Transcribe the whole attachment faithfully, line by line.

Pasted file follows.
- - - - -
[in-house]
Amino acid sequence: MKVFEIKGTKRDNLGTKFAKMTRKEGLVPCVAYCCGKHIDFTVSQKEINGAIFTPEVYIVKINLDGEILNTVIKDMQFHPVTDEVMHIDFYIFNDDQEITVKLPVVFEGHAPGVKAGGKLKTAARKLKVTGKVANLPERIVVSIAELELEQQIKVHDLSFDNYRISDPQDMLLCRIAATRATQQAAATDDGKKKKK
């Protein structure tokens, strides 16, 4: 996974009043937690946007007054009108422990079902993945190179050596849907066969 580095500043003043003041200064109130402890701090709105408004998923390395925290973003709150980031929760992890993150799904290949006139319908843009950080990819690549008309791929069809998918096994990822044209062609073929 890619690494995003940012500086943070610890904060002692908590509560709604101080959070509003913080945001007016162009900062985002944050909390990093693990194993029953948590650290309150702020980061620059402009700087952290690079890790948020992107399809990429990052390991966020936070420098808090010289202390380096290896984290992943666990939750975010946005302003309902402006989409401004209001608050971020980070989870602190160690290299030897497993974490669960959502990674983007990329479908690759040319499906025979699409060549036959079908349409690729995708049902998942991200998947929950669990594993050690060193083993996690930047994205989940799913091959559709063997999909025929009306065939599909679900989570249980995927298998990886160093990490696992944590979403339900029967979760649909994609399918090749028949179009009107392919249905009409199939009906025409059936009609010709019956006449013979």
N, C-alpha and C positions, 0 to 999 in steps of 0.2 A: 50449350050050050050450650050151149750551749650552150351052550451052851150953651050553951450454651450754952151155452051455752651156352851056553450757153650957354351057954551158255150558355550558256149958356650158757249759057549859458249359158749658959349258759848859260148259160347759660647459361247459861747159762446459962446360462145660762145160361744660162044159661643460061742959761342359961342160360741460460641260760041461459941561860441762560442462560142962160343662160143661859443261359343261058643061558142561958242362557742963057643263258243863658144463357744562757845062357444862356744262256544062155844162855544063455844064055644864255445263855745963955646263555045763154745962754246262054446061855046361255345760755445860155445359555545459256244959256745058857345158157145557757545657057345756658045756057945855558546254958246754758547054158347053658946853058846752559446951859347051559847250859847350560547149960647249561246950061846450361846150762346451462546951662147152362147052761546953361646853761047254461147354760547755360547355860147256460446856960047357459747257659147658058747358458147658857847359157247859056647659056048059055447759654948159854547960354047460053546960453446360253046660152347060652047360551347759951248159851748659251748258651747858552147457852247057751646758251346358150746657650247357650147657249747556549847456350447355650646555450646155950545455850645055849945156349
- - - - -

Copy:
[in-house]
Amino acid sequence: MKVFEIKGTKRDNLGTKFAKMTRKEGLVPCVAYCCGKHIDFTVSQKEINGAIFTPEVYIVKINLDGEILNTVIKDMQFHPVTDEVMHIDFYIFNDDQEITVKLPVVFEGHAPGVKAGGKLKTAARKLKVTGKVANLPERIVVSIAELELEQQIKVHDLSFDNYRISDPQDMLLCRIAATRATQQAAATDDGKKKKK
């Protein structure tokens, strides 16, 4: 996974009043937690946007007054009108422990079902993945190179050596849907066969 580095500043003043003041200064109130402890701090709105408004998923390395925290973003709150980031929760992890993150799904290949006139319908843009950080990819690549008309791929069809998918096994990822044209062609073929 890619690494995003940012500086943070610890904060002692908590509560709604101080959070509003913080945001007016162009900062985002944050909390990093693990194993029953948590650290309150702020980061620059402009700087952290690079890790948020992107399809990429990052390991966020936070420098808090010289202390380096290896984290992943666990939750975010946005302003309902402006989409401004209001608050971020980070989870602190160690290299030897497993974490669960959502990674983007990329479908690759040319499906025979699409060549036959079908349409690729995708049902998942991200998947929950669990594993050690060193083993996690930047994205989940799913091959559709063997999909025929009306065939599909679900989570249980995927298998990886160093990490696992944590979403339900029967979760649909994609399918090749028949179009009107392919249905009409199939009906025409059936009609010709019956006449013979």
N, C-alpha and C positions, 0 to 999 in steps of 0.2 A: 50449350050050050050450650050151149750551749650552150351052550451052851150953651050553951450454651450754952151155452051455752651156352851056553450757153650957354351057954551158255150558355550558256149958356650158757249759057549859458249359158749658959349258759848859260148259160347759660647459361247459861747159762446459962446360462145660762145160361744660162044159661643460061742959761342359961342160360741460460641260760041461459941561860441762560442462560142962160343662160143661859443261359343261058643061558142561958242362557742963057643263258243863658144463357744562757845062357444862356744262256544062155844162855544063455844064055644864255445263855745963955646263555045763154745962754246262054446061855046361255345760755445860155445359555545459256244959256745058857345158157145557757545657057345756658045756057945855558546254958246754758547054158347053658946853058846752559446951859347051559847250859847350560547149960647249561246950061846450361846150762346451462546951662147152362147052761546953361646853761047254461147354760547755360547355860147256460446856960047357459747257659147658058747358458147658857847359157247859056647659056048059055447759654948159854547960354047460053546960453446360253046660152347060652047360551347759951248159851748659251748258651747858552147457852247057751646758251346358150746657650247357650147657249747556549847456350447355650646555450646155950545455850645055849945156349